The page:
Which? has compared the online security of 12 of the UK's biggest banks, with NatWest coming out on top.
The consumer affairs body has tested the security of providers' online banking based on login, encryption, account management and navigation.
NatWest's score of 83% was the best return by a comfortable margin, with Nationwide in second place on 75%.
Lloyds, HSBC Barclays and Tesco Bank round out the top half of the table, all with scores in the low 70s.
Banks were penalised for two-factor authentication (2FA) not being compulsory or allowing logins from multiple browsers or devices at the same time.
Which? states that 2FA should be regarded as the norm given its use in email and social media but points out that Metro Bank, Santander and TSB are still lagging behind.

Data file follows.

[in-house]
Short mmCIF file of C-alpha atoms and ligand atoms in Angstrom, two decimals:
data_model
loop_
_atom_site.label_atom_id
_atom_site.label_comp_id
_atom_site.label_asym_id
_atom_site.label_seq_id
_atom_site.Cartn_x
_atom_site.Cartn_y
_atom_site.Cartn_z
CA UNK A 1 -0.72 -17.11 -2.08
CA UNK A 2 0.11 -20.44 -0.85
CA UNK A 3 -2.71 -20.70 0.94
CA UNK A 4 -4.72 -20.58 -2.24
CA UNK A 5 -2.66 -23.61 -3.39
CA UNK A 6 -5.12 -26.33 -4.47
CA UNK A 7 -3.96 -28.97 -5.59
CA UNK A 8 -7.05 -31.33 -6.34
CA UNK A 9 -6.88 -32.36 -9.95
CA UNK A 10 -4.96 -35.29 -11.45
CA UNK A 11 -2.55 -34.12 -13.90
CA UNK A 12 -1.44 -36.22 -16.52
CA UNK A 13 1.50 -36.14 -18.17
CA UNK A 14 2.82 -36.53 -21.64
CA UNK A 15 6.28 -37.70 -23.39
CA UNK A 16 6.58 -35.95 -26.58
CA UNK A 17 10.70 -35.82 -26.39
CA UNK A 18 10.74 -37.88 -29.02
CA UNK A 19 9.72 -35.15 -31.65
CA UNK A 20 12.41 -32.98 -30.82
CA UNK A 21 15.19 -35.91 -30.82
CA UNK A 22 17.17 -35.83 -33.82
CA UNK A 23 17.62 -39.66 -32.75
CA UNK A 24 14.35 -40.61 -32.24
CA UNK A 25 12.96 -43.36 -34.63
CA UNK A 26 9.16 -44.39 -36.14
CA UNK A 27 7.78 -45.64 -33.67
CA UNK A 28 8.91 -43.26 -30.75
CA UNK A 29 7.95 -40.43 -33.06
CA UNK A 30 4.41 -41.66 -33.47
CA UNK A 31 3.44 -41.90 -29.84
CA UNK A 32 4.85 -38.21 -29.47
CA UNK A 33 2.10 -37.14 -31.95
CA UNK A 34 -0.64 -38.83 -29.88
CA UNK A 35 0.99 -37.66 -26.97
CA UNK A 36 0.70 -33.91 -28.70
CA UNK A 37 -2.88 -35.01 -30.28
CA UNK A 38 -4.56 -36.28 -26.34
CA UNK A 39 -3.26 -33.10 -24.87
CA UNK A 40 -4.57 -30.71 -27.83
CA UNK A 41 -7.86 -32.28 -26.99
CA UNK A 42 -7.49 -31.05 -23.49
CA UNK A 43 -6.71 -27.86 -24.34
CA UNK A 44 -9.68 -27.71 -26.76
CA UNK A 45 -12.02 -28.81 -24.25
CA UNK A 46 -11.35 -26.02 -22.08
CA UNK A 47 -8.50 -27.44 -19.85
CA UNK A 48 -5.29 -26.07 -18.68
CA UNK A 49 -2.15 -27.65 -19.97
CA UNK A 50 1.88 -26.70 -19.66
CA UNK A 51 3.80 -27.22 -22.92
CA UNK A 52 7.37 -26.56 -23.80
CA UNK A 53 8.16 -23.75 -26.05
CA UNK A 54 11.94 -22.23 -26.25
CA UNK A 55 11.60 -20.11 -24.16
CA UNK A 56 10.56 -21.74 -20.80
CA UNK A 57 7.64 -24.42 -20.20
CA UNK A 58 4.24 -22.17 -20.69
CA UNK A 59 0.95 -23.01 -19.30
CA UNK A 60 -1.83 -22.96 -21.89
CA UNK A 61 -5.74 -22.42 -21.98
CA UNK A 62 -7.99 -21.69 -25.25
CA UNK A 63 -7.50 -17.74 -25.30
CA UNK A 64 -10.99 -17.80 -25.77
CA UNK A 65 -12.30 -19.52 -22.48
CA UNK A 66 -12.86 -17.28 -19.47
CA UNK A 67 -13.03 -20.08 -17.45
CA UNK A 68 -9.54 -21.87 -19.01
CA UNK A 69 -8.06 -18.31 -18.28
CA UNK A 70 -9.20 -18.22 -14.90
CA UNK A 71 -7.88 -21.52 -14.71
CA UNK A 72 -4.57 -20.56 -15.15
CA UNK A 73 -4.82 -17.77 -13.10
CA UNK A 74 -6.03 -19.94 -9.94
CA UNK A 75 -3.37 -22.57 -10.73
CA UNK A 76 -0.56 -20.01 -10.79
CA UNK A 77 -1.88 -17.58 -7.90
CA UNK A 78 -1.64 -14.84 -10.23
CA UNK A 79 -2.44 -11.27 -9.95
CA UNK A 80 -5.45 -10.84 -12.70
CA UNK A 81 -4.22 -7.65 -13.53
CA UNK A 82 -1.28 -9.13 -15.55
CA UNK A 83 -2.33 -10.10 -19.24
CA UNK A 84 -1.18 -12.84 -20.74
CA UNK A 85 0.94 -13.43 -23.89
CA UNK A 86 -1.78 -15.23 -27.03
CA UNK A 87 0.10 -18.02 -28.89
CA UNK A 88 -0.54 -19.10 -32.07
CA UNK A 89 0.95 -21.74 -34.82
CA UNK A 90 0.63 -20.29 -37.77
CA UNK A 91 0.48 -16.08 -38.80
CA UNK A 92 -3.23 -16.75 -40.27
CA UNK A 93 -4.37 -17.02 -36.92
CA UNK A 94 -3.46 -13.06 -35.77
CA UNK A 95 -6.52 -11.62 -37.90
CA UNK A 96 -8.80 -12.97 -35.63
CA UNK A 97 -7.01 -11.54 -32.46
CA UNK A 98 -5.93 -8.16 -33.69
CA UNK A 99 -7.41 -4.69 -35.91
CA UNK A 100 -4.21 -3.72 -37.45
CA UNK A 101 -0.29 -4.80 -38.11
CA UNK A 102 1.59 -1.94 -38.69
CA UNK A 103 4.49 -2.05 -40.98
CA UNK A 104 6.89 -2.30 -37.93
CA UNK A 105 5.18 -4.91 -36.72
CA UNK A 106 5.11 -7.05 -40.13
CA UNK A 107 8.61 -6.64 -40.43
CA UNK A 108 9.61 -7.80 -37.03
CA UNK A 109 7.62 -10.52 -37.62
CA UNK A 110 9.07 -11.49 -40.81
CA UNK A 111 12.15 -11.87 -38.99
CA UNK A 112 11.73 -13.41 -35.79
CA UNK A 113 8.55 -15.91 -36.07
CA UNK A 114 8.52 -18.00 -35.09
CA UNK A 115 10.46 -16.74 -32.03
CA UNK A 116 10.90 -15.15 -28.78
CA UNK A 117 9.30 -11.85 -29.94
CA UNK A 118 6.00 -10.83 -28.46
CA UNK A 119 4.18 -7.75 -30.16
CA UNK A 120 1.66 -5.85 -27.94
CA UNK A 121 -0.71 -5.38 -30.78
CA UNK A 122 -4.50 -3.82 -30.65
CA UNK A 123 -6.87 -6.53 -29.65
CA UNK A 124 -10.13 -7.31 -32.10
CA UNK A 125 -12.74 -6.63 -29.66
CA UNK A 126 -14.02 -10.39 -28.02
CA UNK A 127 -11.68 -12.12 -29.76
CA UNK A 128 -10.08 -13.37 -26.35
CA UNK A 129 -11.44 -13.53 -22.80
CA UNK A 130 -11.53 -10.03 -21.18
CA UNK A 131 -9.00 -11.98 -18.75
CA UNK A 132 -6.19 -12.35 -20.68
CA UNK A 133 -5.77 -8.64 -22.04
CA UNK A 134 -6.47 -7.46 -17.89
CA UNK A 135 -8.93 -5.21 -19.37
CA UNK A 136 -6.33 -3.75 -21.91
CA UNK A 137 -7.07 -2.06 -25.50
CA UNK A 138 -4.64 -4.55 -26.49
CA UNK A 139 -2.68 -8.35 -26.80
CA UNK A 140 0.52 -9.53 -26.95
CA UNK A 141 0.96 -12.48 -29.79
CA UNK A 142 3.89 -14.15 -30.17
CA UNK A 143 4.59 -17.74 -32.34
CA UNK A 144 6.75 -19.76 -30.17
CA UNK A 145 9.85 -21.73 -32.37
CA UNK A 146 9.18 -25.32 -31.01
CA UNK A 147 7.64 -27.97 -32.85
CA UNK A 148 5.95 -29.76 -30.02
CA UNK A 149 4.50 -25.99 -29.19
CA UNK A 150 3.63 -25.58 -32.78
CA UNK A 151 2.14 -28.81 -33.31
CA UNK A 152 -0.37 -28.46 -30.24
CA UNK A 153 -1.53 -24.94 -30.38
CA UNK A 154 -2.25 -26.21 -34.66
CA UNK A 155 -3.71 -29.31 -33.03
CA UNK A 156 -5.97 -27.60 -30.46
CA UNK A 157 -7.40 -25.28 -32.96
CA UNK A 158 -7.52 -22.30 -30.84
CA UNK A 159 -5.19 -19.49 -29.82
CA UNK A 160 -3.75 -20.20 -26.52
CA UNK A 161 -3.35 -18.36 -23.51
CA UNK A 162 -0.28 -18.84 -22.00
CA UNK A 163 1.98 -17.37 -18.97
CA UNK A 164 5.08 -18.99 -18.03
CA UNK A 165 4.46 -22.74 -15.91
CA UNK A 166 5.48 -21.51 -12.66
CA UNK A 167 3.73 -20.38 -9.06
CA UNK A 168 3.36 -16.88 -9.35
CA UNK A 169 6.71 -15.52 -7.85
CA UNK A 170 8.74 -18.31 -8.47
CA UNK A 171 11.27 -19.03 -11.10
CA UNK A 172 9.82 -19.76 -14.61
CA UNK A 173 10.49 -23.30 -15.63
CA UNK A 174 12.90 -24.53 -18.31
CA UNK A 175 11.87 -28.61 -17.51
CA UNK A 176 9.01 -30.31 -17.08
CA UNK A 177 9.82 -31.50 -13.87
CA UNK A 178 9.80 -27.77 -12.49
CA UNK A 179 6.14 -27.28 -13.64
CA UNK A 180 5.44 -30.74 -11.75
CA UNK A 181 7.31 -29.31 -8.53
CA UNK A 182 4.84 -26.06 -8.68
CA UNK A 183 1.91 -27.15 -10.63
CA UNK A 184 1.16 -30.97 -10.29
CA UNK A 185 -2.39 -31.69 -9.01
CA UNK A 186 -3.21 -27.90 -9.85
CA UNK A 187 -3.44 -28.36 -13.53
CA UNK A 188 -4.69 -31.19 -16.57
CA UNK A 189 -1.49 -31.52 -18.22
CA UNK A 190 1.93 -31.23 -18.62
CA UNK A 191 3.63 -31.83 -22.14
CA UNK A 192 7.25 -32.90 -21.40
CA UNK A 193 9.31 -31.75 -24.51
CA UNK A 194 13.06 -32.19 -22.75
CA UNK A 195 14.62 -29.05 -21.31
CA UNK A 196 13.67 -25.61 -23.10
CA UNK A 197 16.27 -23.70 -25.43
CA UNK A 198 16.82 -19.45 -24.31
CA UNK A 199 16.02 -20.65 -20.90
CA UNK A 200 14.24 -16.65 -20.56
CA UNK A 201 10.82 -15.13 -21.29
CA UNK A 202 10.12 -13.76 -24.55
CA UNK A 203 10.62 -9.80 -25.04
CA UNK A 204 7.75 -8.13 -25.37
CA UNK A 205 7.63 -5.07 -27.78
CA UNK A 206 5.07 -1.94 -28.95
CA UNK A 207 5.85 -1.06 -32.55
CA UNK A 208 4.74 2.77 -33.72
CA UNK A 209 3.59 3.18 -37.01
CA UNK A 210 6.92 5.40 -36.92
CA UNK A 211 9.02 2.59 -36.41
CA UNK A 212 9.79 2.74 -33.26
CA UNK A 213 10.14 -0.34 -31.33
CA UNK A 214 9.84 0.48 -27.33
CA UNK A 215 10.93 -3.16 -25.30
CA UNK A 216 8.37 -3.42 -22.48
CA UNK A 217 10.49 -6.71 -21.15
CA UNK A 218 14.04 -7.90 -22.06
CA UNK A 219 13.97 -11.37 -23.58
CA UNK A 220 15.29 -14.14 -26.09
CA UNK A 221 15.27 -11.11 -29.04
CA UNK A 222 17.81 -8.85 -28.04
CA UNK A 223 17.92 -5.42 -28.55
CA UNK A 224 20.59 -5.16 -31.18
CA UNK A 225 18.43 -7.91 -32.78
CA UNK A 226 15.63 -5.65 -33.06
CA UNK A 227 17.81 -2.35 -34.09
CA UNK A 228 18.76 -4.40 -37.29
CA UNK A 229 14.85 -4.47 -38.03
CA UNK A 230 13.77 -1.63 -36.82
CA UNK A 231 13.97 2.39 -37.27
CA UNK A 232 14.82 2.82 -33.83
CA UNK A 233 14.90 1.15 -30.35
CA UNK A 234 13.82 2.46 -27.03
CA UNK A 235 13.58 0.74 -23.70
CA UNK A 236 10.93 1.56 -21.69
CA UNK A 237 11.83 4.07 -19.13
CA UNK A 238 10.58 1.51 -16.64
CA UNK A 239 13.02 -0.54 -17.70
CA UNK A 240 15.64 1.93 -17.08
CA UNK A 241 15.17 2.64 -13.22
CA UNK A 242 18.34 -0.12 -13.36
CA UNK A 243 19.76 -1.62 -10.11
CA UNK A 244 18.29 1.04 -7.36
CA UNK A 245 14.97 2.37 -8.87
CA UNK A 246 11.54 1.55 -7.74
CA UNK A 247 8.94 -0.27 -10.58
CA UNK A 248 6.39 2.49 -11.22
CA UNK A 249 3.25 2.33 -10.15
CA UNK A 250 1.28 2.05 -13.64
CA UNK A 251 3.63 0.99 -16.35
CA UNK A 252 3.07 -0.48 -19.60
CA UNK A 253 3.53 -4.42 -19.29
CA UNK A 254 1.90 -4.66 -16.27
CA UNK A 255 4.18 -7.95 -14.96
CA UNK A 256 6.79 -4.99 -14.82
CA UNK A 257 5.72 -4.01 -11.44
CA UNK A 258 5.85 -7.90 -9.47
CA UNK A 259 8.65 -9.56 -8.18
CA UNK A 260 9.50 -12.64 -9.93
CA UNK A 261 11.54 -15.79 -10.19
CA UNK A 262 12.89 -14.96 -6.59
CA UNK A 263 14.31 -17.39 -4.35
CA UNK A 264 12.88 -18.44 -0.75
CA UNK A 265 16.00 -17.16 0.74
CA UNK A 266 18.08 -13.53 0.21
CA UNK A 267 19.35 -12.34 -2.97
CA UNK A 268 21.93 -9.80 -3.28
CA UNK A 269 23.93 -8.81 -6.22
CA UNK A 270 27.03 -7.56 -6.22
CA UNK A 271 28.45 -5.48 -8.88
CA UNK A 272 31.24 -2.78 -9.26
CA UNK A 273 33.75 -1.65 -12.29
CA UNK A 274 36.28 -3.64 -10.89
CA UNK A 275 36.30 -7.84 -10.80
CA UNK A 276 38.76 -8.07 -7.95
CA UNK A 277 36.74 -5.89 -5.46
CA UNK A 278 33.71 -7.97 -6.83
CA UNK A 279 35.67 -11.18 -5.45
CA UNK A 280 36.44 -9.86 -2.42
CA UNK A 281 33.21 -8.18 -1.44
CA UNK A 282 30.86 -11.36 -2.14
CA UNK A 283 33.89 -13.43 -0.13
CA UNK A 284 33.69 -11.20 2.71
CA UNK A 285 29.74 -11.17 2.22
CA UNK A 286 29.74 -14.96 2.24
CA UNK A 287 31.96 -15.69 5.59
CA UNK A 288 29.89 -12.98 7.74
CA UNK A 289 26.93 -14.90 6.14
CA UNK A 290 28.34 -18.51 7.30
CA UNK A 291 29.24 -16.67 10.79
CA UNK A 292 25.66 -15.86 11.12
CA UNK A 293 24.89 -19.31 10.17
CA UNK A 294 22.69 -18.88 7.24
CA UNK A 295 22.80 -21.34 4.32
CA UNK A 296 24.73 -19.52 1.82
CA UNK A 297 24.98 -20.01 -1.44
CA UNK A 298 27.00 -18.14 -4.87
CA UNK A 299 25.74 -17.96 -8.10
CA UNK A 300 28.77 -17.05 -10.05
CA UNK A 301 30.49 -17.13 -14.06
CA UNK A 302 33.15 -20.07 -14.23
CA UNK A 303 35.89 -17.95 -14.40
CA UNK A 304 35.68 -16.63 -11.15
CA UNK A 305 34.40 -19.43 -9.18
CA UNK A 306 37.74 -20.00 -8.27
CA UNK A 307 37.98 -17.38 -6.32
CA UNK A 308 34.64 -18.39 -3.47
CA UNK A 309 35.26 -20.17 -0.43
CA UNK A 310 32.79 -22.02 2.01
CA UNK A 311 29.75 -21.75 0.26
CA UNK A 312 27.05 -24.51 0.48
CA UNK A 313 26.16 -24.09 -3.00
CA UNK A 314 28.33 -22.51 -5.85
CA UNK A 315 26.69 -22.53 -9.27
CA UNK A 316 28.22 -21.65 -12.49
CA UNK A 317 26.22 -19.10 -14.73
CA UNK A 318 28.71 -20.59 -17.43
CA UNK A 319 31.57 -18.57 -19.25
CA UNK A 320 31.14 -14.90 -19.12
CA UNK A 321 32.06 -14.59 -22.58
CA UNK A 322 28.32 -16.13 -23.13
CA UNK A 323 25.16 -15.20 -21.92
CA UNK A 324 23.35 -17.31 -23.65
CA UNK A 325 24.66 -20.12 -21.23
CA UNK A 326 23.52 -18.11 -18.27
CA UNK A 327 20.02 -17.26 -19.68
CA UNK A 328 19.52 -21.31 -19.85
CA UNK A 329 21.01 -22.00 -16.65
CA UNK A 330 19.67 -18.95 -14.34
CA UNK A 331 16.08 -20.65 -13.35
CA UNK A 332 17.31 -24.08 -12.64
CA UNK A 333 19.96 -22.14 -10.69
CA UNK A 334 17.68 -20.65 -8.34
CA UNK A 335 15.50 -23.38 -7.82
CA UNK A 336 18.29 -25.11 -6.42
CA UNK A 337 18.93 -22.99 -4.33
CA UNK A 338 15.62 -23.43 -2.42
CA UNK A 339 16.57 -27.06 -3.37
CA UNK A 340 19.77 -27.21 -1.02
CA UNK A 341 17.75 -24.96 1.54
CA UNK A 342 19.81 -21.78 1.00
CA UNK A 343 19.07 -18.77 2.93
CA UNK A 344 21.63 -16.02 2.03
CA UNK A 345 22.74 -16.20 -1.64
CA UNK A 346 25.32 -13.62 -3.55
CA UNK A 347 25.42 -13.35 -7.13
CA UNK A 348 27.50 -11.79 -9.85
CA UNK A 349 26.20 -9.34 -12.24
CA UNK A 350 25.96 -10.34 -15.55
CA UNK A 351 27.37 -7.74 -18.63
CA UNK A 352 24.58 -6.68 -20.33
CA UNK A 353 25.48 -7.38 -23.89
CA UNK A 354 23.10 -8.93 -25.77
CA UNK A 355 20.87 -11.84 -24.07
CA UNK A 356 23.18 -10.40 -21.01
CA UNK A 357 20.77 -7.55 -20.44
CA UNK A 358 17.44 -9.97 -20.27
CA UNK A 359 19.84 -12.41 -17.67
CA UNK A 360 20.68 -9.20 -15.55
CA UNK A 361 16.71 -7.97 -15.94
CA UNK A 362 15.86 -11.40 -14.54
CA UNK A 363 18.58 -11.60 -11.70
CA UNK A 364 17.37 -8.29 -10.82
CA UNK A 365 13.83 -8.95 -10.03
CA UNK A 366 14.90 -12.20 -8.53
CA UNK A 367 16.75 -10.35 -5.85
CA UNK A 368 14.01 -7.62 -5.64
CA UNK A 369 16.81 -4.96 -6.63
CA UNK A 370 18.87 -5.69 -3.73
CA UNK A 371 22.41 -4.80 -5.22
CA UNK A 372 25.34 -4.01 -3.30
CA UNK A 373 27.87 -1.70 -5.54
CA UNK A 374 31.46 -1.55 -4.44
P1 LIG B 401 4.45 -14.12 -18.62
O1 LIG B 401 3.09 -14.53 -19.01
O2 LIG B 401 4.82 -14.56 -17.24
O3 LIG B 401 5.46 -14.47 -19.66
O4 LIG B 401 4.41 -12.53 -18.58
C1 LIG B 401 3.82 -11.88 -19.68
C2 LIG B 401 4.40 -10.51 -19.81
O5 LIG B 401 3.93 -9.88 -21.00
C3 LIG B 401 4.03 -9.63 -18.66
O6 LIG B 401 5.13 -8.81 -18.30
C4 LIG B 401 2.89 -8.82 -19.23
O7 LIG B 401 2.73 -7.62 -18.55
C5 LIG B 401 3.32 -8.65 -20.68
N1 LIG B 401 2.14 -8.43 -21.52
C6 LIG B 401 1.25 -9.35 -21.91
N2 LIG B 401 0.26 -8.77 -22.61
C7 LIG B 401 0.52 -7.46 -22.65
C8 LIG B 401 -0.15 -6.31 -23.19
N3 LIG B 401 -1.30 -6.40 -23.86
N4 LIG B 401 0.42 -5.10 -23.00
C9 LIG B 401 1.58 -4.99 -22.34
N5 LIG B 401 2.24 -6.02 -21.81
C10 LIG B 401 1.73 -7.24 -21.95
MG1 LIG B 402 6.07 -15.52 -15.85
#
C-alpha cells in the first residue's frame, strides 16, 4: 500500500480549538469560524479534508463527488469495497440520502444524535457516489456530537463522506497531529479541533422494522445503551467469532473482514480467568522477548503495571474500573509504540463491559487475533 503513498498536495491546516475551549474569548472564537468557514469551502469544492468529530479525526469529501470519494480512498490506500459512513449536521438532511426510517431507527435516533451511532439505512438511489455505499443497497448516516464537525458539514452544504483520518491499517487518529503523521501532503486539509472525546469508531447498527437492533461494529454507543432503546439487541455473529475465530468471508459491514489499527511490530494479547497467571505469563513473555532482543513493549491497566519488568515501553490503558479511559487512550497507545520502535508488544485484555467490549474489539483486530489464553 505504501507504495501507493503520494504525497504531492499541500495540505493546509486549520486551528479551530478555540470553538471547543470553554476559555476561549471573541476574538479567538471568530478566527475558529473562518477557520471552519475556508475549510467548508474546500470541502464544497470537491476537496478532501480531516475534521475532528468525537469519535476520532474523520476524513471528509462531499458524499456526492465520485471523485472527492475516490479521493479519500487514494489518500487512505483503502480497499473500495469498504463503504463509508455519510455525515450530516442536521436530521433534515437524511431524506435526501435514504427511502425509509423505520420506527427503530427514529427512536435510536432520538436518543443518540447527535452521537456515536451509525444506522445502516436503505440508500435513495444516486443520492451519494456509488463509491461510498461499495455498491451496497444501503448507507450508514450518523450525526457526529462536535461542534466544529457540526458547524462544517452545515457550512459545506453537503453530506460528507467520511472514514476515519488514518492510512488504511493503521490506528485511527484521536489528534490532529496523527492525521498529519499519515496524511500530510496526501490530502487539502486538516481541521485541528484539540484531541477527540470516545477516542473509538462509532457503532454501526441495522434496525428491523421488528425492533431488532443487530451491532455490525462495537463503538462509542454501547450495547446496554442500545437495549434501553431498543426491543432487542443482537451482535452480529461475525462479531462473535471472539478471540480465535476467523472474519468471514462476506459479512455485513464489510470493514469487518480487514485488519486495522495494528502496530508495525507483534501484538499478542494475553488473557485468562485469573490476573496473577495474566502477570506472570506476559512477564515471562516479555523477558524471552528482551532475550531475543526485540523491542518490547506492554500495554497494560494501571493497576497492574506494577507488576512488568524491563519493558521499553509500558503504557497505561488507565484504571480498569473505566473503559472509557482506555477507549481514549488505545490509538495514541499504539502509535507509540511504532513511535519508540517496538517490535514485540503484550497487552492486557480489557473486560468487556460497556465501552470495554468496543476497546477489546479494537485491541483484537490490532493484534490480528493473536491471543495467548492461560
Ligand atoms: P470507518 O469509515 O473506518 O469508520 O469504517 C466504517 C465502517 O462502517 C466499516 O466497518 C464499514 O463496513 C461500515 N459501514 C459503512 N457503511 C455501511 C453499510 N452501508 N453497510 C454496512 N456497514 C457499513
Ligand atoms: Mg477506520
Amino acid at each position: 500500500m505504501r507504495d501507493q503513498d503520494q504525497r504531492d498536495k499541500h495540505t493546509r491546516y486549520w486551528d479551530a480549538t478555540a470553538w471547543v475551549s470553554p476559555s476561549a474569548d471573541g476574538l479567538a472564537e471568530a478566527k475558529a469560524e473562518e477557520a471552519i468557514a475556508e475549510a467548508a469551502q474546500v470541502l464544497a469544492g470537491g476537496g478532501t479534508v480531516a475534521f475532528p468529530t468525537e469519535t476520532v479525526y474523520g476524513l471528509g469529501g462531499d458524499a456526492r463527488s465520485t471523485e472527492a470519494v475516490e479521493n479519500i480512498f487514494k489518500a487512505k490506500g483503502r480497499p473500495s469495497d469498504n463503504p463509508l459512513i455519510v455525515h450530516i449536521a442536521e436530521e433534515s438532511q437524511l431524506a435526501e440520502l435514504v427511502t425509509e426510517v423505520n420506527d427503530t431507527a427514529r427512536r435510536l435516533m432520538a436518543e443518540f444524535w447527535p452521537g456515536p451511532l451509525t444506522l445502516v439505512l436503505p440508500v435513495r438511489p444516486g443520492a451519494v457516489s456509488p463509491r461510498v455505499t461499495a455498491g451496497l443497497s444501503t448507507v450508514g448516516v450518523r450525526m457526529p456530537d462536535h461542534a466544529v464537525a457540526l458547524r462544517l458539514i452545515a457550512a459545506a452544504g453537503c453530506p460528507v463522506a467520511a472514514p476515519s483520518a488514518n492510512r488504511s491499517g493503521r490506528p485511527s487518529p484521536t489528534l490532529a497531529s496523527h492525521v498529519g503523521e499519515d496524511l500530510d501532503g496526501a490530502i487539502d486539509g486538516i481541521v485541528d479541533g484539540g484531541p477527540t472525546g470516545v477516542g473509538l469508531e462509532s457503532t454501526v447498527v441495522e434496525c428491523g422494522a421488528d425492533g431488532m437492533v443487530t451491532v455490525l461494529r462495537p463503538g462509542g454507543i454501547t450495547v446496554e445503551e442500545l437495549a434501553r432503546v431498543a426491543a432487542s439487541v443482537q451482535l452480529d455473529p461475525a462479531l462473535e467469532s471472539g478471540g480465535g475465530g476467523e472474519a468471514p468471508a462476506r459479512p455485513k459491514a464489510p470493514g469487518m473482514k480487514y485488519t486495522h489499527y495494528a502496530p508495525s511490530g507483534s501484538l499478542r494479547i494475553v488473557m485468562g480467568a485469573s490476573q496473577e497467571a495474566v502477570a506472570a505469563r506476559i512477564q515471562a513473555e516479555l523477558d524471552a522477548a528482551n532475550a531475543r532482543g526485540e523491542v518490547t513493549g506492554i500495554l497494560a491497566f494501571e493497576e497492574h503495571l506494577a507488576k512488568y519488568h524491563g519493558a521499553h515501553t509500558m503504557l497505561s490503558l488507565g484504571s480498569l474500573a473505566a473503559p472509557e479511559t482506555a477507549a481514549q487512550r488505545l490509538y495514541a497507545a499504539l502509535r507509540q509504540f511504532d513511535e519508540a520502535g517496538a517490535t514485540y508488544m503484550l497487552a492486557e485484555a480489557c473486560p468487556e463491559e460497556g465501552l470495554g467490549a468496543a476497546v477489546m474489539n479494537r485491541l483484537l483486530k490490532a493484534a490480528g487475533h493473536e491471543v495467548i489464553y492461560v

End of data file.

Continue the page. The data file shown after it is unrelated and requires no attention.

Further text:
TSB came bottom of the ranking with a score of 50%, the last thing the bank needed given the lingering fallout from the mass data breach last year which caused nearly 2 million customers to lose access to online banking.
The bank is facing a lengthy investigation into this, with findings due to be published tomorrow.
Which?'s investigation also highlights the dangers of including phone numbers and links when messaging customers alerting them of a potential breach.
Six of the 12 banks were guilty of this. Barclays was one of them but has subsequently said that it has banned any phone number or URLS in customer alerts.
Which? believes that the procedures of mobile-only banks like Monzo and Starling are causing high street banks to raise their game regarding securing features in apps.
Instant card freezing is now offered by eight of the 12 banks, while Barclays and Lloyds are going further by allowing customers to control whether cards can be used online, abroad or at the cash machine.